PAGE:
South Carolina Map

South Carolina Eats


If you’ve never taken time to explore the South, South Carolina for instance, you’ll find the cuisine stands out every bit as much as the accent, whether relaxing over a late lunch in cosmopolitan Charleston or tasting your way around more rural environs. Keep your glass of sweet tea handy and a firm hand on the cutlery, and you’ll come through all right, though possibly a few pounds plumper.

Key to what appears most often on the menu is location. Food from all parts of the globe grace many a table in Charleston, but neither is it hard to track down a breakfast of more traditional sweet potato pancakes drizzled with pecan butter, or succulent catfish served up with peanut sauce and okra. This close to the sea, look also for tender crab cakes, seared flounder and grilled oysters as part of the dining experience. In search of a lighter lunch? Try she-crab soup, one you’ll definitely want to introduce back home.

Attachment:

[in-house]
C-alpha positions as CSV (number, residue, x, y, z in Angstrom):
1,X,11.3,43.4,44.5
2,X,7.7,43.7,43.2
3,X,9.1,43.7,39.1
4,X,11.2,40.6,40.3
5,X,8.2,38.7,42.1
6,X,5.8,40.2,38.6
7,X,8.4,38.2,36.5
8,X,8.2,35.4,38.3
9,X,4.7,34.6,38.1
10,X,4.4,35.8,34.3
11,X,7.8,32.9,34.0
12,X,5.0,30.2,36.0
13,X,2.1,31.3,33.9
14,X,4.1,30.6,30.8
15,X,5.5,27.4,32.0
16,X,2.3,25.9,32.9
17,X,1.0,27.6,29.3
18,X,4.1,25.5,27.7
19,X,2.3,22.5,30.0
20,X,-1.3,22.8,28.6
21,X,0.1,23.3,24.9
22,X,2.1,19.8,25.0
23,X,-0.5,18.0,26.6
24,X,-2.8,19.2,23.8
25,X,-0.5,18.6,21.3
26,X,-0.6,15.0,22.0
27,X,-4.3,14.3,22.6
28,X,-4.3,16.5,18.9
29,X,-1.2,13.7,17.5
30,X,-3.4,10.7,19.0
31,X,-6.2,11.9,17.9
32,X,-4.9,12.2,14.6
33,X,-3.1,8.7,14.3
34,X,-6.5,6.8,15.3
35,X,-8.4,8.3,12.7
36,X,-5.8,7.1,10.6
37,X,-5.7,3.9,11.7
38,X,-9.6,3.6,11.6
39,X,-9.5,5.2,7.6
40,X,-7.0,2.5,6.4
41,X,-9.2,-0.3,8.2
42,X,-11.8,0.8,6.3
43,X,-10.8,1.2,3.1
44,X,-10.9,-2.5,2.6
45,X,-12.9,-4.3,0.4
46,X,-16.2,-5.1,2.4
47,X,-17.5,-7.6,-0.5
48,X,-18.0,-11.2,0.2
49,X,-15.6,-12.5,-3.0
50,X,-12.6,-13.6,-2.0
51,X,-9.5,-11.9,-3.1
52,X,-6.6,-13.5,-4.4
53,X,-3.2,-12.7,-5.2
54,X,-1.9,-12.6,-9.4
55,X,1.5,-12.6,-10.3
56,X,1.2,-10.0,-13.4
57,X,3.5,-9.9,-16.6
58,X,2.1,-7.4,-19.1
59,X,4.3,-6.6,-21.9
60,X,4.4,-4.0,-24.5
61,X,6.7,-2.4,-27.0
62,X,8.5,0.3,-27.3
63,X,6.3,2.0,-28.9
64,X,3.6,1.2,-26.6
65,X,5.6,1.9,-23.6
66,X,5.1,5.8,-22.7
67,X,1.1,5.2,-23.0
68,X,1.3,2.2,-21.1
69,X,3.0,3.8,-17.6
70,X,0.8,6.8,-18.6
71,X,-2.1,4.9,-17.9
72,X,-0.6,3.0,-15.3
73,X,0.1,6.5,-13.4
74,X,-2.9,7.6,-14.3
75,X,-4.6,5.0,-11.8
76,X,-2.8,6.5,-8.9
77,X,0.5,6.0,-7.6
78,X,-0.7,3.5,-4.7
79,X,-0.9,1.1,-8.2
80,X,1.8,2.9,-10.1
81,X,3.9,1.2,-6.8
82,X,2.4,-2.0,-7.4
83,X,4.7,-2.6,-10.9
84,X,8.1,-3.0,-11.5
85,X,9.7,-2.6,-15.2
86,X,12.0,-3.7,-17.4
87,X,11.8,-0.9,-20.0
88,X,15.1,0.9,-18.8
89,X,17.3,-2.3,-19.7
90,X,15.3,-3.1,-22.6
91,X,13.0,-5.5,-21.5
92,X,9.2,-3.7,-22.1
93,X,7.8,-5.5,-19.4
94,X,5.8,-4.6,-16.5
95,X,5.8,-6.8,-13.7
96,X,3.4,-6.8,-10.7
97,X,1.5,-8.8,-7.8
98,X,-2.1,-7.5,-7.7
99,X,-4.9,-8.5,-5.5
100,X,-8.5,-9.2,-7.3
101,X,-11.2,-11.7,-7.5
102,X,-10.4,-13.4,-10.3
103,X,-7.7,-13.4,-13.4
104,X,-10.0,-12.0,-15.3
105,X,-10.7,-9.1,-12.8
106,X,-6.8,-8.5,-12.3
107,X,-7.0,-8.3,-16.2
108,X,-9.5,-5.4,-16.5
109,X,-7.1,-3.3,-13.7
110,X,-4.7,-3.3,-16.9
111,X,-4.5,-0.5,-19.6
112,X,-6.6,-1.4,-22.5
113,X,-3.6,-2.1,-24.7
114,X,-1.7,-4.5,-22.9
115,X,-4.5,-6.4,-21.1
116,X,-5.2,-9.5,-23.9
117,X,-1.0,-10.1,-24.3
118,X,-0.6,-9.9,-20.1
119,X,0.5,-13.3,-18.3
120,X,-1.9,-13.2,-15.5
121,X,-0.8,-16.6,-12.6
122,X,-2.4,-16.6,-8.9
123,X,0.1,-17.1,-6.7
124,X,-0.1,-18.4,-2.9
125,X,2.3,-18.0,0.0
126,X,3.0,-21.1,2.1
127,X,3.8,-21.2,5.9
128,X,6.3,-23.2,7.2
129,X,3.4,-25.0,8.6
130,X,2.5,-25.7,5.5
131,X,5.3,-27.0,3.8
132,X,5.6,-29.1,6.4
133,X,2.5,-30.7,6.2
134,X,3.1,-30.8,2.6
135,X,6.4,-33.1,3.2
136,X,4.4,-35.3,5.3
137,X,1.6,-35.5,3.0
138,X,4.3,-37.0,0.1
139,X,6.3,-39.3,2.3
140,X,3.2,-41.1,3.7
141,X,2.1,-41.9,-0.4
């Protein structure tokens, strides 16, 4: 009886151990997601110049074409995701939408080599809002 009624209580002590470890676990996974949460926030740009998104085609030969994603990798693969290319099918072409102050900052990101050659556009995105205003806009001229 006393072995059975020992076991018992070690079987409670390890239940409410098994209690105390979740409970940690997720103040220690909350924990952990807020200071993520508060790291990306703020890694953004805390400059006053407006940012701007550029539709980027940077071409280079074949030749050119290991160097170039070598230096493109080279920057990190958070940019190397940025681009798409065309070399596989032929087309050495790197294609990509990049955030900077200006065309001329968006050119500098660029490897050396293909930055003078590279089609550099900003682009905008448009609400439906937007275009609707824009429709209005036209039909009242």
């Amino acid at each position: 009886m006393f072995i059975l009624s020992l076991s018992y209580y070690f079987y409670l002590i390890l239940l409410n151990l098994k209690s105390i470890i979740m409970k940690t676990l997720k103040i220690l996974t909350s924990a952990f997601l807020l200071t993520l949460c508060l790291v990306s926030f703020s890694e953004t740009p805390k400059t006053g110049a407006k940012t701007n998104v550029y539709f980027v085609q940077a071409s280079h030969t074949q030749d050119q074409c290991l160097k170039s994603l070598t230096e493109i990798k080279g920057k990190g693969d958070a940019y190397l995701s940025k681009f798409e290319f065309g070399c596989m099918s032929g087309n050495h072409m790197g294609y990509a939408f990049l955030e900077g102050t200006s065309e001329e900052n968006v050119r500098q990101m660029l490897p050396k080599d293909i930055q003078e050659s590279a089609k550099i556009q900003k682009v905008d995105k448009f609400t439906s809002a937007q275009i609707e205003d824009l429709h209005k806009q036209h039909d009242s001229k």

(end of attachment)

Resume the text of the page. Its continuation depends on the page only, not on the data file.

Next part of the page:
Make your way inland and find that it’s not just Georgia that grows great big juicy peaches. South Carolina’s state fruit just happens to be a peach, and really, you’re not living unless you’ve enjoyed one just off the tree (or in a homemade cobbler) on sale at any number of roadside farmer’s markets in season.

Away from the bright lights of urban areas, look also for down home diners dishing out shrimp and grits, fried zucchini, collard greens and boiled peanuts. Low Country specialties help round out the spread, like crunchy sesame cookies (benne wafers), a rice and peas one-pot dish, Hoppin’ John, or tasty Chicken Bog, a pilau rice plate served with chicken, sausage, onions and plenty of pepper.

Salley, a tiny town southeast of Columbia, is where folks go every year to catch the Chitlin’ Strut, an annual festival that features a state delicacy, Chitterlings. For those short culinary expertise: don’t try this at home. Leave it to the pros at the Chitlin’ Strut.

And finally, for people to like to mix some local tipples into the whole culinary travel experience, circle Wadmalaw Island on your map. The state’s only distillery, Firefly Distillery, has a home here, turning out speciality drinks like Muscadine Vodka, Mint Tea Vodka and Sweet Tea Vodka. I should say so.

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